I found the AIR Platform to be both powerful, and very easy to develop with. You really just have to spend a few minutes to see how easy it is!
Step 1 – Install Adobe AIR & the Adobe AIR SDK
If you haven’t done so already, head over to Adobe to download and install the Adobe AIR Runtime, and the Adobe AIR SDK.
When you install the Adobe AIR SDK, you will want to add it’s
bin/ directory to your environment path.
Step 2 – Create Some Directories
Next we need to create some directories for our code, create the following directories:
/appname/ /appname/source/ /appname/source/icons/ /appname/build/
Step 3 – Create an Application Descriptor
Your application descriptor is an
XML file that sets some properties for your application.
Let’s call this file
application.xml and place it in
<application xmlns="http://ns.adobe.com/air/application/1.0"> <id>com.example.appname </id> <version>1.0 </version> <filename>AppName </filename> <initialWindow> <content>index.html </content> <visible>true </visible> <width>600</width> <height>600</height> </initialWindow> <icon> <image16x16>icons/appname-16.png</image16x16> <image32x32>icons/appname-32.png</image32x32> <image48x48>icons/appname-48.png</image48x48> <image128x128>icons/appname-128.png</image128x128> </icon> </application>
It should be pretty obvious what to put for all the values, the icon values will be used as your application icon, you can omit these if you don’t really want to create the PNG’s, but it’s kind of cool to see your own icons.
There are a lot more optional tags you can add, check out the
templates/descriptor-template.xml file in the Air SDK.
Step 4 – Create your Application
The next step can be as detailed as you like, but really all you need to do is create an
<html> <head> <title>My Window Title</title> </head> <body> <h1>Hello World</h1> </body> </html>
/appname/source/ folder for those assets, and use them just like you would in a normal web application.
Step 5 – Test your Application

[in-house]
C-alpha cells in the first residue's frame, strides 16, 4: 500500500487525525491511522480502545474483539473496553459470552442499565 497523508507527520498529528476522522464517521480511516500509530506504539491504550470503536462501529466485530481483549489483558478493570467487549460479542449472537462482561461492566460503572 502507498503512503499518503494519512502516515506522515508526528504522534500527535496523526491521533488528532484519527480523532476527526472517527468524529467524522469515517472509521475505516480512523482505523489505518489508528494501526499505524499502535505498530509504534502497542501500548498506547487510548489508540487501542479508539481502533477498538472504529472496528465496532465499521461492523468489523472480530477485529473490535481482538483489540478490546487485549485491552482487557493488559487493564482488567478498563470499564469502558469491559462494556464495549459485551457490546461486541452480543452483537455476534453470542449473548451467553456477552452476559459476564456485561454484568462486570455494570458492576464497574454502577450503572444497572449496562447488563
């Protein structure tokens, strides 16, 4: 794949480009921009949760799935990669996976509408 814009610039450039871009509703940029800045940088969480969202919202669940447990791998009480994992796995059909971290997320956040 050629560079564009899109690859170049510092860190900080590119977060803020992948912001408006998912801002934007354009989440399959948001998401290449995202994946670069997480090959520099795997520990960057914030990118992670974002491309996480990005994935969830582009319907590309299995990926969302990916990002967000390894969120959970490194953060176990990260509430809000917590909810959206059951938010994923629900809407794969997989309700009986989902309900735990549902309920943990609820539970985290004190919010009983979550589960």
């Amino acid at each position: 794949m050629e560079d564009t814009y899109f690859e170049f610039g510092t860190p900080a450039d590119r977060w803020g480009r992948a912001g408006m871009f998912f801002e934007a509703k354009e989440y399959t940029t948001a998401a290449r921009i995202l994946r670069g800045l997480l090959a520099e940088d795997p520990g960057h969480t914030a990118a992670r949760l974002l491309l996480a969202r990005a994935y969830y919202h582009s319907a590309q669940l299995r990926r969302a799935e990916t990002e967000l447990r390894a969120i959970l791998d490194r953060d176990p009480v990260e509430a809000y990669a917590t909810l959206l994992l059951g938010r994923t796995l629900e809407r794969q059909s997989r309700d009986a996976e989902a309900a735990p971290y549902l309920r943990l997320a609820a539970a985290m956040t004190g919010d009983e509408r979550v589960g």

You are probably getting pretty anxious to test your new Adobe AIR application, to do that it’s pretty simple.
Open up a command prompt, or shell and navigate to
/appname/source/ then run the following command:
If all goes well your application should launch. There is a good chance however that you ignored my suggestion to add the
airsdk/bin directory to your system environment path, in which case you got something like
adl not found. If that is the case then simply append the full path to your SDK bin to the command, for example:
Step 6 – Package Your Application
Once you have tested your application, or are ready to show your friends, or just want see how your icon looks in the Dock you are ready to packing your Air Application.
This step will be a bit cumbersome the first time because all Adobe Air application code must be digitally signed. Code signing, is a bit like using SSL, you get a certificate from a trusted source, and then people will know who wrote the application. This is important because the Adobe AIR platform allows you to access local files, and do all sorts of things that could really screw things up.
Chances are you really just want to show your new application to a few people, and not the entire world. If that’s the case then you can easily create a self signed certificate. It is important that the Certificate is not placed in your
source directory, so let’s place it in the root of our application:
adt -certificate -cn SelfSign -ou Dev -o "Example" -c US 2048-RSA cert.pfx password
Now once we have a code signing certificate we can create an Air application Package. Change directories back into
source and run:
adt -package -storetype pkcs12 -keystore ../cert.pfx ../build/AirTest.air application.xml.
You should now have an
AppName.air file that you can send to your friends, or simply run it on your own computer.